How has the job market in Silicon Valley and Wall Street changed since fifteen years ago? originally appeared on Quora: the place to gain and share knowledge, empowering people to learn from others and better understand the world.
The last fifteen years have seen tremendous change in the job market, especially for new college graduates, across Silicon Valley, Wall Street and beyond. I'm fortunate to have had a front row seat throughout that colorful period, which has witnessed the resurgence of Wall Street (and the tech industry) following both the dotcom bubble and the financial crisis; the birth of game-changing companies like Facebook, and the disappearance of the once-mighty (Lehman Brothers).
Over this span of time, the recruiting landscape across these industries has changed in three distinct but interconnected ways:
It is more competitive.
It is more egalitarian.
And it is more diverse.
Getting ahead as an organization on Wall Street or in Silicon Valley arguably boils down to one simple objective: amassing more intellectual firepower under your roof than your competitors can.
That simple dynamic has produced a perpetually escalating 'arms race' between competing firms to land the best talent.
Not only does that dynamic exist among Wall Street firms and among tech firms independently; for of talent (especially in the areas of systems engineering and data science), Wall Street and Silicon Valley compete directly with one another.
Significant absolute growth in these industries has also been an important contributor. When I joined Goldman Sachs in the mid-1990s (during a multi-year period of economic expansion) the firm had fewer than 15,000 employees worldwide. Today it has around 35,000. Facebook, meanwhile, didn't even exist 15 years ago; today it hires thousands of engineers each year.
The result of all this is that recruiting timeframes for college-level talent in these industries have moved earlier and earlier - both in terms of when, on the calendar, most recruiting activity takes place and at what point in their college careers companies are actively seeking to engage students.
The main battlefield on which this 'war for talent' is being fought is in the area of internship recruiting, the preferred mechanism for leading employers to hire full-time, entry-level candidates. By creating a 'try before you buy' opportunity for employer and candidate alike, the journey from intern to full-time hire is substantially de-risked for both.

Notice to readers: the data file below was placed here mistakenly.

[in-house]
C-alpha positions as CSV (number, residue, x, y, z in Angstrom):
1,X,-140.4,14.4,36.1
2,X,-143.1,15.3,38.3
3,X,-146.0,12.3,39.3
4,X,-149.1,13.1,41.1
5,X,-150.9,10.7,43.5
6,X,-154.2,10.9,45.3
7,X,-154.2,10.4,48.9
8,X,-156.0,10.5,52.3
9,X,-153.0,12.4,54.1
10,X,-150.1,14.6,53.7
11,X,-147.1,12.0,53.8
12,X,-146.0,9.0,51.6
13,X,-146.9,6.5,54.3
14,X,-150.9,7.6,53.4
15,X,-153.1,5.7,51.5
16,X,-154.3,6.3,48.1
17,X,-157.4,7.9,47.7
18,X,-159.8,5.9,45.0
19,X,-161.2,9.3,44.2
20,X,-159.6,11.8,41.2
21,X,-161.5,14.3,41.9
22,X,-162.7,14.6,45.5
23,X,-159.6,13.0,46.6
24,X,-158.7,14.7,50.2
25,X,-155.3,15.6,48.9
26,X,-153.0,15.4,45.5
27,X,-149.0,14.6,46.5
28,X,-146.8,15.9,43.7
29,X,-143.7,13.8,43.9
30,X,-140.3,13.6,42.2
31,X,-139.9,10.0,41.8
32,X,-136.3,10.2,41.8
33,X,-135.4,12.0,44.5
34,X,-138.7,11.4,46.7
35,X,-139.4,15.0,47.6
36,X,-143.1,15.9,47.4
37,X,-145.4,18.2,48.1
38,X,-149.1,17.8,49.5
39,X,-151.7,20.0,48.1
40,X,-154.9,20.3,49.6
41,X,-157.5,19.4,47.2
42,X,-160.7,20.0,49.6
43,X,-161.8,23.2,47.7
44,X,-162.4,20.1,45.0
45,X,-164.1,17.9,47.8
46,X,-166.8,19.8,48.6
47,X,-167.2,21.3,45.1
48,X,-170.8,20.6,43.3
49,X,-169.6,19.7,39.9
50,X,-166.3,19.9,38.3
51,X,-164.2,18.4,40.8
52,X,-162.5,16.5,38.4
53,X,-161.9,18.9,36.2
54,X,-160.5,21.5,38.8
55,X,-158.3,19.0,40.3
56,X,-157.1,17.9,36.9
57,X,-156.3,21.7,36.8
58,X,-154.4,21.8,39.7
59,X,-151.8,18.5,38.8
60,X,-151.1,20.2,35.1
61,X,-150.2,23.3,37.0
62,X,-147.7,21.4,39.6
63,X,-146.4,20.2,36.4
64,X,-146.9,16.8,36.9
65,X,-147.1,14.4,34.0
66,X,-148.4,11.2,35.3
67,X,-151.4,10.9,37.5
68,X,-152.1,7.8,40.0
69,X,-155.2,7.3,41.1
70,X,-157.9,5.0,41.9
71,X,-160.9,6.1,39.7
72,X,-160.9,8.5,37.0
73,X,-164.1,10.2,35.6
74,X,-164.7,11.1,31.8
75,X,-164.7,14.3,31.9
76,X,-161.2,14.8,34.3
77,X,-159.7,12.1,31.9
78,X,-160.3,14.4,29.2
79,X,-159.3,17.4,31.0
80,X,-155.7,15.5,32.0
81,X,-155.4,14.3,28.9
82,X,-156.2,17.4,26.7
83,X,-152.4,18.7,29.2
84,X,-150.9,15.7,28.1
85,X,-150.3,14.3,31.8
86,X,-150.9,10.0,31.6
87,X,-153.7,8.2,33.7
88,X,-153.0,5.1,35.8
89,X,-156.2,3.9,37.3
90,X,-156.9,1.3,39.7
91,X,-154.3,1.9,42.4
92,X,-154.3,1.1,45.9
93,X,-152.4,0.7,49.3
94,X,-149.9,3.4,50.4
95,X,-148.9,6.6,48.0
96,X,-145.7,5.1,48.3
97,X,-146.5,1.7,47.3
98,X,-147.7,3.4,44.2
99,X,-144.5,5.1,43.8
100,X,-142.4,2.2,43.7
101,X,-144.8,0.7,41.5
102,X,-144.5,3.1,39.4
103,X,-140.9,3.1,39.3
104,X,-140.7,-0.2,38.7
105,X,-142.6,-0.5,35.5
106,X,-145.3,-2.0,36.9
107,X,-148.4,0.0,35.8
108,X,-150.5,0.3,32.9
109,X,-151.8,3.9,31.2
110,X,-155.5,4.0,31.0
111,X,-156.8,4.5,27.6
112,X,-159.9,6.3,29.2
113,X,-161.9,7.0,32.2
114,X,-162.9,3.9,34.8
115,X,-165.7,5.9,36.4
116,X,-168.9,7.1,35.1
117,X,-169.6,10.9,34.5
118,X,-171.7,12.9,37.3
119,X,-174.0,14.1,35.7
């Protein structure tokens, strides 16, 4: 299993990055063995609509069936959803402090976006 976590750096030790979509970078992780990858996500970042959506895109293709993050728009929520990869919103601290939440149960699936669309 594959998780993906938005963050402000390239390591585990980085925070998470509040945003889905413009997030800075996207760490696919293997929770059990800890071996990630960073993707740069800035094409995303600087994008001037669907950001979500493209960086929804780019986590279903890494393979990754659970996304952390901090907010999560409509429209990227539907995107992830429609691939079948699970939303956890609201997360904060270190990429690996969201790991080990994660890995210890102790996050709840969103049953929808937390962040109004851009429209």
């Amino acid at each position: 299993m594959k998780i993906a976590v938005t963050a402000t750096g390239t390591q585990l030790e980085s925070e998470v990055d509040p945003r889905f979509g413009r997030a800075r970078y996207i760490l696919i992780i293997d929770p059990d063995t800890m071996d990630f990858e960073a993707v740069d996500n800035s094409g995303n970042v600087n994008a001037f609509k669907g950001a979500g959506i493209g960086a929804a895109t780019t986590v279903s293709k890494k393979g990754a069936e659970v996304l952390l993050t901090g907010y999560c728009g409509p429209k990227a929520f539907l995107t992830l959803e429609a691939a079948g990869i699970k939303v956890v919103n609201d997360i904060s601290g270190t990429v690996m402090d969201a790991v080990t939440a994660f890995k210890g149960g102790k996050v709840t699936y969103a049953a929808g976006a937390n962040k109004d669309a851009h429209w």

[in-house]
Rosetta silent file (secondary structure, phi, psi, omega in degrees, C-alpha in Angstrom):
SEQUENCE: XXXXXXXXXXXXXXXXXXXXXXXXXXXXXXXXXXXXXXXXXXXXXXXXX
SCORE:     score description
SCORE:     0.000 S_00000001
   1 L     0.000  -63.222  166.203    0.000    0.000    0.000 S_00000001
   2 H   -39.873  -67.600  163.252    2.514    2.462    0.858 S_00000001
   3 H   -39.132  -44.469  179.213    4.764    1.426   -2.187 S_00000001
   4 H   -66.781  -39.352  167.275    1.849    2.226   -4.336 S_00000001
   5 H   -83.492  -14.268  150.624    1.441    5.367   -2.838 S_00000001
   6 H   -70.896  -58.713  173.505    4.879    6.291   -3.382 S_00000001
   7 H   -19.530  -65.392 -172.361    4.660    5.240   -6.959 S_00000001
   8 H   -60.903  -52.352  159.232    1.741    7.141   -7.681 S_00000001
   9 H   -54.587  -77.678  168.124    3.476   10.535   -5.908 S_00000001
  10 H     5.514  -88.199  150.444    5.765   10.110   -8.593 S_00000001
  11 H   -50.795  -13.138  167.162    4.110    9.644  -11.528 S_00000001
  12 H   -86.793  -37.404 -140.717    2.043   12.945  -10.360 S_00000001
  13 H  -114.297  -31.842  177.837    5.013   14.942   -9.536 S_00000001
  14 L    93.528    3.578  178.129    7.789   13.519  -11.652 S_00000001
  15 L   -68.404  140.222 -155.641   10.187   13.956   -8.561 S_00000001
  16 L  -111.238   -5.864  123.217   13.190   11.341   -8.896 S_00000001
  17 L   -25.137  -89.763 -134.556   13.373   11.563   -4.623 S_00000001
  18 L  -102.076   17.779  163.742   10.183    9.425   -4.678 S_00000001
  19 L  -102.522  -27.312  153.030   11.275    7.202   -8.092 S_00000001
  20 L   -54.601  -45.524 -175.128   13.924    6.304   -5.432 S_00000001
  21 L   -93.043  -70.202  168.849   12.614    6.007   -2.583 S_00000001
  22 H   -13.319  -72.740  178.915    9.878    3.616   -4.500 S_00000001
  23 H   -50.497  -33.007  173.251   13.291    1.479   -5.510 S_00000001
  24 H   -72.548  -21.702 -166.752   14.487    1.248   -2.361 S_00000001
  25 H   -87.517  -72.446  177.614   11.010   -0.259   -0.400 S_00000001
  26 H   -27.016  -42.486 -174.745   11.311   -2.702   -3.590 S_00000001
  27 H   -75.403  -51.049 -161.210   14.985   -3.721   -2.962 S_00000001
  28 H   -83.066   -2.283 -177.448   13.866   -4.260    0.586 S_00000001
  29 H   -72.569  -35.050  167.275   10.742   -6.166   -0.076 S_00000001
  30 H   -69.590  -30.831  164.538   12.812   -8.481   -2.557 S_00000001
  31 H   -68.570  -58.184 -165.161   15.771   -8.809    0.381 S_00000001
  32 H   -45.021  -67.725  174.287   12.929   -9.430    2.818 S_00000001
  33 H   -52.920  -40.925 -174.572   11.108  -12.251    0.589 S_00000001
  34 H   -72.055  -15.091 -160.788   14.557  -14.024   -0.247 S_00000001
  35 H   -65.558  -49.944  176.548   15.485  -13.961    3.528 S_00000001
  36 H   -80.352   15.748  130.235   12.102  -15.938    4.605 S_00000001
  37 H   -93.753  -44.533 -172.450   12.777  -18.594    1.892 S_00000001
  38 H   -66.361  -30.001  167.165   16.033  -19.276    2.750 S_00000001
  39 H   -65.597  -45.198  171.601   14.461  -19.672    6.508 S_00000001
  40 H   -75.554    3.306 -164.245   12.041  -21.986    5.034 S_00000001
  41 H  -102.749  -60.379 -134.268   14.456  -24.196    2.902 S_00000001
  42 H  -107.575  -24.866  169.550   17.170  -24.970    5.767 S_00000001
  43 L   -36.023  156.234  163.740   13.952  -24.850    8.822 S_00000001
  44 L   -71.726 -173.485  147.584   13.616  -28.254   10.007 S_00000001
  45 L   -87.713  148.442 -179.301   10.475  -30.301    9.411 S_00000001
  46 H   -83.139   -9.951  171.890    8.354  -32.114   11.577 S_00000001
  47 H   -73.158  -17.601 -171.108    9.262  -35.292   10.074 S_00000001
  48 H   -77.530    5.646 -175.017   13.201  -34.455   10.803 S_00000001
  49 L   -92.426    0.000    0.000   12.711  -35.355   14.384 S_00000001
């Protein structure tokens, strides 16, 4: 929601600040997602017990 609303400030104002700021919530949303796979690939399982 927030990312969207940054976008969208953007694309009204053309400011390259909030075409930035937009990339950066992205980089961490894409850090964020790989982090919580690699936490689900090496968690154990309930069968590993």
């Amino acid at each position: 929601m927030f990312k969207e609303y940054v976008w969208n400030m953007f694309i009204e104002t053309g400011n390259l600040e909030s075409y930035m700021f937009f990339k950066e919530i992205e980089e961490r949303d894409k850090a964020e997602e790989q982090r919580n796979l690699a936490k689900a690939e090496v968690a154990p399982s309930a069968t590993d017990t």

Interviewing for internships typically used to take place in the January-February timeframe of candidates' junior (penultimate) year of college. Over the last few years, however, timeframes have moved earlier and earlier, with top firms perpetually seeking to steal the march on one another in getting to the best candidates first. Consequently, internship selection for top firms now occurs mostly in the September-October timeframe, four to five months earlier than before. In some cases, candidates coming through early engagement programs of one type or another (many of which are aimed at underrepresented demographic groups, as we'll see below) are securing summer internship offers more than a year in advance of the internship commencing.
This, in turn, has led to earlier and earlier outreach to candidates. A casual look through the websites of leading companies in these industries reveals a significant proliferation of 'early access'-type programs aimed at sophomores, freshmen, even high school students.
All of this serves to illustrate how crucial it is for students aspiring to work in top finance and tech firms to start their planning and preparation early in their college careers in order to get access to the best opportunities.
A natural consequence of the ever-increasing competition for top talent between firms has been that they've been impelled to look further afield to find it. If your plan as a top employer with a significant hiring appetite is to visit a handful of putatively 'elite' schools to hire all your entry level talent, you will lose - and it doesn't matter who you are.